Erdogan made no apology for the ‘rough edges’ that many supporters see as refreshing directness.
“I don’t speak the language that some retired diplomats understand. I don’t come from a diplomatic background, I come from politics. I don’t know the ways, traditions of those diplomats, especially the ‘mon-chers’,” he said, slipping into a mocking Turkish- French that was taken amiss by some of Turkey’s older generation of diplomats.
“And I would not want to know.”
Erdogan, without diplomatic niceties, has pushed Turkey’s campaign for EU membership, although entry remains a distant prospect. He has won some respect among White Turks for economic progress. But the fear of the Other Turkey – a Turkey more conservative, with its roots in Anatolia rather than the boulevards of Istanbul — remains, embodied for some by the crowd at Ataturk Airport. The military, above all, see him as a possible danger to secular government and has tried to have his party banned for Islamist activity.
Millions will vote across Anatolia in municipal elections in March when the popularity of Erdogan, re-elected with a landslide in 2007, five years after he first came to power, will be put to the test.
A former Islamist espousing a European future for Turkey, Erdogan marks a break from the traditional secularist parties who had governed the country for decades and collapsed in 2002 polls as voters deserted them. Supporters saw him as straddling the social divides in Turkey. Many in the secularist middle classes, whatever their reservations, contributed their vote in confirming him in power with increased support in 2007.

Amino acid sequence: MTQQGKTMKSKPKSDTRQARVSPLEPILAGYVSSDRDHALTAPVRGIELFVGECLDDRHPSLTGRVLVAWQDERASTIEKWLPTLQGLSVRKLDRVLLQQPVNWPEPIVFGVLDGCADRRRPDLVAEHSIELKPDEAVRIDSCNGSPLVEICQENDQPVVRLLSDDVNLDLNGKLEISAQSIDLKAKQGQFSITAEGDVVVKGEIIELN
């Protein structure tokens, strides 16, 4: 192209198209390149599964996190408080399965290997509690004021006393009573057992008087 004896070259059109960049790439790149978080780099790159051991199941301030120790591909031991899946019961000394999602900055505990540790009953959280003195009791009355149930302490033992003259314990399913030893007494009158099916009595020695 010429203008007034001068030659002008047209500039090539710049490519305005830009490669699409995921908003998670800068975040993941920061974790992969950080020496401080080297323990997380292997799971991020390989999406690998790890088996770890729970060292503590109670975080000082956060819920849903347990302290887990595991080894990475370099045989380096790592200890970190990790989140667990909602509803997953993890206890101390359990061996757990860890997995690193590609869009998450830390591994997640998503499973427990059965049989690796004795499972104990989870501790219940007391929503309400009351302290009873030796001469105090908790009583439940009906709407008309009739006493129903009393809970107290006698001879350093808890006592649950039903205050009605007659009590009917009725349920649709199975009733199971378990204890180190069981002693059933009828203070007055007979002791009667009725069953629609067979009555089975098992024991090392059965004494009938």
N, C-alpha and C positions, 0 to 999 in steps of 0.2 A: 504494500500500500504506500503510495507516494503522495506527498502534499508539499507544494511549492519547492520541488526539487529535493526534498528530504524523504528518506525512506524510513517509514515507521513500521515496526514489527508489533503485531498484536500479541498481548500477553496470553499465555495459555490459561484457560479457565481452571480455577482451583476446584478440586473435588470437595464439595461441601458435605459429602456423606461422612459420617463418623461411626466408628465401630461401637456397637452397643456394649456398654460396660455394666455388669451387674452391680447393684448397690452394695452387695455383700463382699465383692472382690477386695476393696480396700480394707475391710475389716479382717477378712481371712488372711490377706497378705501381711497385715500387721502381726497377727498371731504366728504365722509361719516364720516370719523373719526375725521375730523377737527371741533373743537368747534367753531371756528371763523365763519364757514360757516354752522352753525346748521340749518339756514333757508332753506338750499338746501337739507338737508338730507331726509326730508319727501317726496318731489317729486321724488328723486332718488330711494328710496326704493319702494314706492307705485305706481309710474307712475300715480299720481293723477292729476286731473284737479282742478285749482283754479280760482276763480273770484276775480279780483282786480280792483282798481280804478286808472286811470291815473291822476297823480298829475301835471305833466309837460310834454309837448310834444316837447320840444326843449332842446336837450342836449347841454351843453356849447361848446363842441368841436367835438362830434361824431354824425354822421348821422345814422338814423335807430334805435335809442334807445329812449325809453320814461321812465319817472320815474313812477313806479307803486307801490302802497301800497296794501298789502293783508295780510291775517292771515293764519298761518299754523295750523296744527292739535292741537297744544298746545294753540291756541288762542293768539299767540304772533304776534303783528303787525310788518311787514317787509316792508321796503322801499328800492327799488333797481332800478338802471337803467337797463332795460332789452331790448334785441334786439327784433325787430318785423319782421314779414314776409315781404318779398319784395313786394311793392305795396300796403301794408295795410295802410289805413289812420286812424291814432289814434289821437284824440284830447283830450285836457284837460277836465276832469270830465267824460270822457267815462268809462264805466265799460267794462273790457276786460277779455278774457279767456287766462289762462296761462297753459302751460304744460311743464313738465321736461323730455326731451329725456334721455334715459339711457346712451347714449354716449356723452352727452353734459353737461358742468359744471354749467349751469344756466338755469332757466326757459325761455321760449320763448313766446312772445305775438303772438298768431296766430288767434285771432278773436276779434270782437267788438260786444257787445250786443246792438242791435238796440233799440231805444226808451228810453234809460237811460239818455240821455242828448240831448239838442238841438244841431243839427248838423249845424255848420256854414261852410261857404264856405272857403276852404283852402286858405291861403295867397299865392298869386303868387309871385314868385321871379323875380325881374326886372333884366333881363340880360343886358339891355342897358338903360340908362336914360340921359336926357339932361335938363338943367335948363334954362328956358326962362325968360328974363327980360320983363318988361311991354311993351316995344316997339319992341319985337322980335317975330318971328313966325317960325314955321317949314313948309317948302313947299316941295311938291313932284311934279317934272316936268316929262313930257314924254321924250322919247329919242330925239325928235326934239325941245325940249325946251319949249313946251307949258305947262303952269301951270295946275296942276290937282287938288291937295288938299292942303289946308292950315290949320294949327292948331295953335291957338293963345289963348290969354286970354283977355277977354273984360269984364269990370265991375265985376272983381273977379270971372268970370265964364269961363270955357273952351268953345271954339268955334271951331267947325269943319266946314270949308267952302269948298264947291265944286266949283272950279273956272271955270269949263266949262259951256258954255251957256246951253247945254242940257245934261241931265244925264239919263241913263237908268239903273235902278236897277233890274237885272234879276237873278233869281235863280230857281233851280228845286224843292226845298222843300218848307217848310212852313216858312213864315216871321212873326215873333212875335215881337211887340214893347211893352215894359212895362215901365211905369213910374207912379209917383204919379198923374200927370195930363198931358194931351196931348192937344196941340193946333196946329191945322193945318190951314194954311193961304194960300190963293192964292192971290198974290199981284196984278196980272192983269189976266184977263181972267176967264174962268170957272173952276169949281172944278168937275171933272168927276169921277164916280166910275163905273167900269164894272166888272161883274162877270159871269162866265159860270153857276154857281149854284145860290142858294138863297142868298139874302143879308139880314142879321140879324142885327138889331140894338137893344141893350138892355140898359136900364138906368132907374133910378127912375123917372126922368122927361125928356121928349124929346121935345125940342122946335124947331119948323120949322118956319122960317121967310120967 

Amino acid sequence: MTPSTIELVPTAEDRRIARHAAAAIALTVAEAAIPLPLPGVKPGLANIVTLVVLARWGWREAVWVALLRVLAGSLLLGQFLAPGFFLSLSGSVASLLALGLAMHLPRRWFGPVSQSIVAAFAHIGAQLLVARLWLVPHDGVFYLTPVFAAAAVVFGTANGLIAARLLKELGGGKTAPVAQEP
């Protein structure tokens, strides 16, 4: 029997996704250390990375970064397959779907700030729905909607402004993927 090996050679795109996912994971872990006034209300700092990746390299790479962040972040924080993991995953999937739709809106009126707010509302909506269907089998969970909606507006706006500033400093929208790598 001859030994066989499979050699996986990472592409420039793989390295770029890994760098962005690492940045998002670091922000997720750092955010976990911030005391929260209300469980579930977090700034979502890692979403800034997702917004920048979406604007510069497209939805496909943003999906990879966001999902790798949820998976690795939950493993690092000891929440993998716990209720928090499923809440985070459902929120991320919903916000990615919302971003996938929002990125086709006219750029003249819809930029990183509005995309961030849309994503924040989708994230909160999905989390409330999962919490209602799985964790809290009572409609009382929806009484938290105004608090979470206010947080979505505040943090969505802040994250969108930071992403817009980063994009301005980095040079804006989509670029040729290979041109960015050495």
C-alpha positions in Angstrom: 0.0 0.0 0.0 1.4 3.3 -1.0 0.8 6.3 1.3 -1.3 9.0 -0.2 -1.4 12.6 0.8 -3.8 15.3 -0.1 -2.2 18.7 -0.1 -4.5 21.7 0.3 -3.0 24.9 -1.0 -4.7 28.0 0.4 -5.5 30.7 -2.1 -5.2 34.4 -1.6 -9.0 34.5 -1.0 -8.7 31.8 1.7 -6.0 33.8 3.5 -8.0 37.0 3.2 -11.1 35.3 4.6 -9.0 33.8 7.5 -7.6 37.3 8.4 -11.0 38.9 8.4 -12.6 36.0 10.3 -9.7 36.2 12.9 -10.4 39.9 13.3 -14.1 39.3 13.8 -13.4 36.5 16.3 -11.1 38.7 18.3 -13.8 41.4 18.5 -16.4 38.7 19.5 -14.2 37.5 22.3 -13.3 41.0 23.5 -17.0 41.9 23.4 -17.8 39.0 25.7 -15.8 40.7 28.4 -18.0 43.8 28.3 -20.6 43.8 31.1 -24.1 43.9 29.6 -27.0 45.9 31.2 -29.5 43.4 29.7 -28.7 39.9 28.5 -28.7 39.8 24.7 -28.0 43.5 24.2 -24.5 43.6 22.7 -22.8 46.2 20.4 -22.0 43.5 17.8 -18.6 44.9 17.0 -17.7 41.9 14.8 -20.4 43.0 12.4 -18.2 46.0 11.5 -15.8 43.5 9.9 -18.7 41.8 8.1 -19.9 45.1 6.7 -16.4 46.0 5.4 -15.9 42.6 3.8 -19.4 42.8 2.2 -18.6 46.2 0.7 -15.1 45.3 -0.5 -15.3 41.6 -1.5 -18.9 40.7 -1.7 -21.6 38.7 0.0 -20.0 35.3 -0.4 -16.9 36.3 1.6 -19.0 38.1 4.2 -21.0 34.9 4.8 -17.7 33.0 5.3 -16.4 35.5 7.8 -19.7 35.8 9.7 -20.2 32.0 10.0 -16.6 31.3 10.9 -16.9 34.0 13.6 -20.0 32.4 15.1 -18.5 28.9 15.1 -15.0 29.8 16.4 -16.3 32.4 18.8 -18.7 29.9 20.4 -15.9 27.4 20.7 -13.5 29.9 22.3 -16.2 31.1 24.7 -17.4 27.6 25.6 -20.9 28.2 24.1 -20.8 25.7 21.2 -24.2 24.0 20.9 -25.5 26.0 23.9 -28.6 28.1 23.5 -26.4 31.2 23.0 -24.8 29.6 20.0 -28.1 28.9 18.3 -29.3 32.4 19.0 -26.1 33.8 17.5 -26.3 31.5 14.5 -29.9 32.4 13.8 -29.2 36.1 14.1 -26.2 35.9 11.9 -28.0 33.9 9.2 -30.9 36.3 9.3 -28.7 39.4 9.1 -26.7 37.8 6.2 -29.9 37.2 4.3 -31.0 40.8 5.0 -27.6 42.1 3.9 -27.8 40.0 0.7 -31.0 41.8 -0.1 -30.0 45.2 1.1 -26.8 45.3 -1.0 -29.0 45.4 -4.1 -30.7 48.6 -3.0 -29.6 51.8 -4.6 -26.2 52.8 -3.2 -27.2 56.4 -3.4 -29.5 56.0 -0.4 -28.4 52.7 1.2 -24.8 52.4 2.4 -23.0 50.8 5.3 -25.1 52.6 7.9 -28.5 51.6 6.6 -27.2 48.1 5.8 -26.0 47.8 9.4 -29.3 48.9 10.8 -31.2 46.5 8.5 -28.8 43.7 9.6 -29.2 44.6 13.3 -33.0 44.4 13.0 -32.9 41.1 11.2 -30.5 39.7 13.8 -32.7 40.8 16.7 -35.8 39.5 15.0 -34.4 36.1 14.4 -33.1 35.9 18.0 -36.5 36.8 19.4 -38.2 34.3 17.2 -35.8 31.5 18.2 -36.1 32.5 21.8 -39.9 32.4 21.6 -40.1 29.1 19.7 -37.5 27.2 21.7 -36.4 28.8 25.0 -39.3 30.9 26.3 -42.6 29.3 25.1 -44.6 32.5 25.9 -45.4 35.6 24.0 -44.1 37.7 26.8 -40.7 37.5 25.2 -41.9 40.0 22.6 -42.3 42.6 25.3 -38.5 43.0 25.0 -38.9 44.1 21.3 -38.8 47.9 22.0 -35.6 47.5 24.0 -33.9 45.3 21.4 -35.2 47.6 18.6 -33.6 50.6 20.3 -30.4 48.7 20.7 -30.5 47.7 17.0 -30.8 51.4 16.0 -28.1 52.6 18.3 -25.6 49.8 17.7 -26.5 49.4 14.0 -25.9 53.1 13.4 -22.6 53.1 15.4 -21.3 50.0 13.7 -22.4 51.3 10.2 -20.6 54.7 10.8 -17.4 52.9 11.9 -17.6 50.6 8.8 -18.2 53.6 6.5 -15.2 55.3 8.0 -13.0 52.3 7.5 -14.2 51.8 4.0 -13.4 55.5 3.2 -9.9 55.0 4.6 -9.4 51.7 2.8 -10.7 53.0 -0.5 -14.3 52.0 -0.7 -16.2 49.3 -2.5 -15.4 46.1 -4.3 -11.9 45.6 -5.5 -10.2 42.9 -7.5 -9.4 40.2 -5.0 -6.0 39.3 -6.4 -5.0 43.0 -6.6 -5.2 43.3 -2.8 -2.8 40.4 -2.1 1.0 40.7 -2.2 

Are they now taking fright over the man from Kasimpasa? Are the fault lines showing in the secular state created eight decades ago out of the theocratic Ottoman Empire? Or are the two Turkeys, the White and the long silent Brown Turks, simply learning to come to terms with each other?
Turks will be looking to the March elections for some clue.
from Pakistan: Now or Never?:
According to George Friedman from the Stratfor intelligence group the United States should forget the idea of sending more troops to Afghanistan and concentrate instead on covert operations against al Qaeda and the Taliban.
When Cardinal Joseph Ratzinger was elected the head of the Roman Catholicism in 2005, the best-selling daily Bild caught the national mood with a frontpage headline crowing Wir sind Papst! (We're Pope!). Now, Germans are falling out of love with their pope for readmitting to the Church an excommunicated bishop who denies the Holocaust. For the vast majority of Germans, denying the Holocaust is beyond the pale. Shunning anyone who does deny the Holocaust is considered a civic virtue. So seeing the world's most prominent German rehabilitate a Holocaust denier is quite distressing for a upstanding, post-war German democrat. How could he do it?
from Pakistan: Now or Never?:
U.S. efforts to improve supplies for its troops in Afghanistan just had a double setback after militants in northwest Pakistan severed the main supply route for western forces and Kyrgyzstan's president said the United States must close its military base there.
from Africa News blog:
Libya's often controversial leader, Muammar Gaddafi, has finally won the top seat at the African Union and promised to accelerate his drive for a United States of Africa, but it seems doubtful that even his presence in the rotating chairmanship will do anything to overcome the reluctance of many African nations to accelerate moves towards a federal government.